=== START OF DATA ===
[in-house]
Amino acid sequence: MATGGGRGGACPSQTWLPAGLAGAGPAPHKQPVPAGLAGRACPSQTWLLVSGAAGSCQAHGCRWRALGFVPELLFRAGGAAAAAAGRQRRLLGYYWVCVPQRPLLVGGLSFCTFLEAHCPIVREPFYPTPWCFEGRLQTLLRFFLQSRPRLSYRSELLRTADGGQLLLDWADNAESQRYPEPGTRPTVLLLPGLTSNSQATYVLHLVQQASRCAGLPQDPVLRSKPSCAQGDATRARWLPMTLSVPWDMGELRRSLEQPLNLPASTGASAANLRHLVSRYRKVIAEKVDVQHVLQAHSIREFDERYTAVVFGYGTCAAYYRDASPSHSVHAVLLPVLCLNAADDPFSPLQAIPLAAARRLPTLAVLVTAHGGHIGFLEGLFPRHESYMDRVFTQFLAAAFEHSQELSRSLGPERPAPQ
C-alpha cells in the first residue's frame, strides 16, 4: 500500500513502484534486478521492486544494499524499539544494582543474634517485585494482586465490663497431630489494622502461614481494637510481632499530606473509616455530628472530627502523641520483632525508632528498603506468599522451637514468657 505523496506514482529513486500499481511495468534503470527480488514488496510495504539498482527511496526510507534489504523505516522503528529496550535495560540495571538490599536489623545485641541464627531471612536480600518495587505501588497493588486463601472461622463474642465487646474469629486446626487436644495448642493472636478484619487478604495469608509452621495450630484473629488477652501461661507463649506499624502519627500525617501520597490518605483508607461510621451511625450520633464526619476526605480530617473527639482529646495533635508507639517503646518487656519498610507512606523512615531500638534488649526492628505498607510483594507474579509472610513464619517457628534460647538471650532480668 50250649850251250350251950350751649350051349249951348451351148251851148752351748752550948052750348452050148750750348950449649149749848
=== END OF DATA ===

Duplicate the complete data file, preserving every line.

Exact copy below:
[in-house]
Amino acid sequence: MATGGGRGGACPSQTWLPAGLAGAGPAPHKQPVPAGLAGRACPSQTWLLVSGAAGSCQAHGCRWRALGFVPELLFRAGGAAAAAAGRQRRLLGYYWVCVPQRPLLVGGLSFCTFLEAHCPIVREPFYPTPWCFEGRLQTLLRFFLQSRPRLSYRSELLRTADGGQLLLDWADNAESQRYPEPGTRPTVLLLPGLTSNSQATYVLHLVQQASRCAGLPQDPVLRSKPSCAQGDATRARWLPMTLSVPWDMGELRRSLEQPLNLPASTGASAANLRHLVSRYRKVIAEKVDVQHVLQAHSIREFDERYTAVVFGYGTCAAYYRDASPSHSVHAVLLPVLCLNAADDPFSPLQAIPLAAARRLPTLAVLVTAHGGHIGFLEGLFPRHESYMDRVFTQFLAAAFEHSQELSRSLGPERPAPQ
C-alpha cells in the first residue's frame, strides 16, 4: 500500500513502484534486478521492486544494499524499539544494582543474634517485585494482586465490663497431630489494622502461614481494637510481632499530606473509616455530628472530627502523641520483632525508632528498603506468599522451637514468657 505523496506514482529513486500499481511495468534503470527480488514488496510495504539498482527511496526510507534489504523505516522503528529496550535495560540495571538490599536489623545485641541464627531471612536480600518495587505501588497493588486463601472461622463474642465487646474469629486446626487436644495448642493472636478484619487478604495469608509452621495450630484473629488477652501461661507463649506499624502519627500525617501520597490518605483508607461510621451511625450520633464526619476526605480530617473527639482529646495533635508507639517503646518487656519498610507512606523512615531500638534488649526492628505498607510483594507474579509472610513464619517457628534460647538471650532480668 50250649850251250350251950350751649350051349249951348451351148251851148752351748752550948052750348452050148750750348950449649149749848